Here we report the development and evaluation of an improved method to culture Borrelia spirochetes from peripheral blood of confirmed Lyme disease patients. Results from this study showed that by optimizing collection and transport conditions, media and growth environment, and the development of a long-term culture method together provided improved growth conditions for Borrelia. This is demonstrated by a 94% detection rate for Borrelia burgdorferi from sera of Lyme disease patients whose diagnoses were confirmed under the CDC surveillance testing guidelines. We have also found significant sequence variation in these Borrelia samples which further documents that the Borrelia grown in this culture system were not derived from laboratory contamination. The negative results from sera from healthy controls also argue against laboratory contamination as being the source of the positive cultures and further confirm the specificity of the test.
The maximum success rate for Borrelia
blood cultures as outlined in recent publications is in the 40-44% range after 8-12 weeks of culturing 10
. By refining our collection and short-term cultivation methods we were able to get similar results after just six days in culture. The highest rate of Borrelia
growth previously reported from clinical samples (up to 88%) involved cultures of skin, a tissue abundant in collagen 1
. Such studies revealed a maximal success rate similar to what we achieved in our long term, collagen supported in vitro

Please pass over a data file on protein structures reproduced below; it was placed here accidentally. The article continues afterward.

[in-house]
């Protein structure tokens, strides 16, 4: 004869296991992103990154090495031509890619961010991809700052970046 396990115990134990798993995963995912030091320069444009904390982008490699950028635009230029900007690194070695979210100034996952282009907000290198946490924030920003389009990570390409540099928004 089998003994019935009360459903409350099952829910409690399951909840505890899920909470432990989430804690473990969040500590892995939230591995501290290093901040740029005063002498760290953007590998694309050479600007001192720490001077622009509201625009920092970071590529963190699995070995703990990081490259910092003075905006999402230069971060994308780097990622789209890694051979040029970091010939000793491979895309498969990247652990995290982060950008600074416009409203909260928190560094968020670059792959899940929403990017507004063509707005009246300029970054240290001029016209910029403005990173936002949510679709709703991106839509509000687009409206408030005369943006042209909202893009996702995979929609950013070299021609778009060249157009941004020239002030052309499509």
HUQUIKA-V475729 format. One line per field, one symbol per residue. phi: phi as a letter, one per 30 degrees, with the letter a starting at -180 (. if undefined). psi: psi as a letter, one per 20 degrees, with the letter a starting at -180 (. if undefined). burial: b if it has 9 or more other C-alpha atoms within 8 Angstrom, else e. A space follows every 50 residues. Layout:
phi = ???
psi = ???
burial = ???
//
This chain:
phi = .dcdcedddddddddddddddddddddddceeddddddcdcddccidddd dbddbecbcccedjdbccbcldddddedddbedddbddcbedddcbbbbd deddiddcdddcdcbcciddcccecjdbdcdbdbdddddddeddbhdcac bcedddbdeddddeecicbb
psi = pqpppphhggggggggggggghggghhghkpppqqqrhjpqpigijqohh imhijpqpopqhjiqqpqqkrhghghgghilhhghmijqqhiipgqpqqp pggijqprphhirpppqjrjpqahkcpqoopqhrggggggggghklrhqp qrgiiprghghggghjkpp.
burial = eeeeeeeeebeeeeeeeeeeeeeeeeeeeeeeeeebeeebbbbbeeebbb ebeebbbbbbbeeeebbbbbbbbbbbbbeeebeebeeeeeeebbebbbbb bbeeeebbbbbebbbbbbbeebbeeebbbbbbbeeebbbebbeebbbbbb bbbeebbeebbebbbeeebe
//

culture system (84% at 8 weeks and 94% at 16 weeks).
Unlike what has been reported by others, 50
we found poor results when blood specimens were collected in tubes containing EDTA. We found that the addition of BSK-H medium to the whole blood sample at the time of collection increased spirochete yield. As previously reported 44
, we also noted that allowing the serum to separate, especially when mixed with BSK-H media, for up to 24 hours from the time of the blood draw improved the culture success rate. The BSK-H medium appeared to stabilize and even draw out the spirochetes from the cellular fraction. Presence of N-acetyl glucosamine (NAG) in the BSK-H medium, a known chemoattractant for Borrelia
, may facilitate this separation and support the spirochetes during transport. Presumably, these freely suspended Borrelia
were better able to be cultivated. Interestingly, there was a subset of clinical samples that grew better in the collection tubes without additional BSK media. Because of this observation, we utilized both methods in our experiments to ensure maximal yield.
BSK-H has been the preferred media for isolating and cultivating spirochetes from human clinical samples 1
. We made four changes that include: 1. Higher concentration of rabbit serum (12% instead of 6%) incorporating the observation that cultivation of other Borrelia
strains such as Borrelia hermsii
requires a higher percentage of serum 52
. 2. Based on the previous observation that DTT added to BSK-H media helped to isolate Borrelia
spirochetes from Ixodes
, by testing different concentrations of DTT we determined that a high concentration of DTT (100 μg/ml) enhanced the growth of Borrelia
in our cultures. 3. Since Borrelia
species are known to be microaerophilic, meaning that while some oxygen is needed for viability, high oxygen concentrations can be inhibitory 53
, conditions that limit but not eliminate oxygen, such as partially shut lids, nearly full tubes and use of a CO2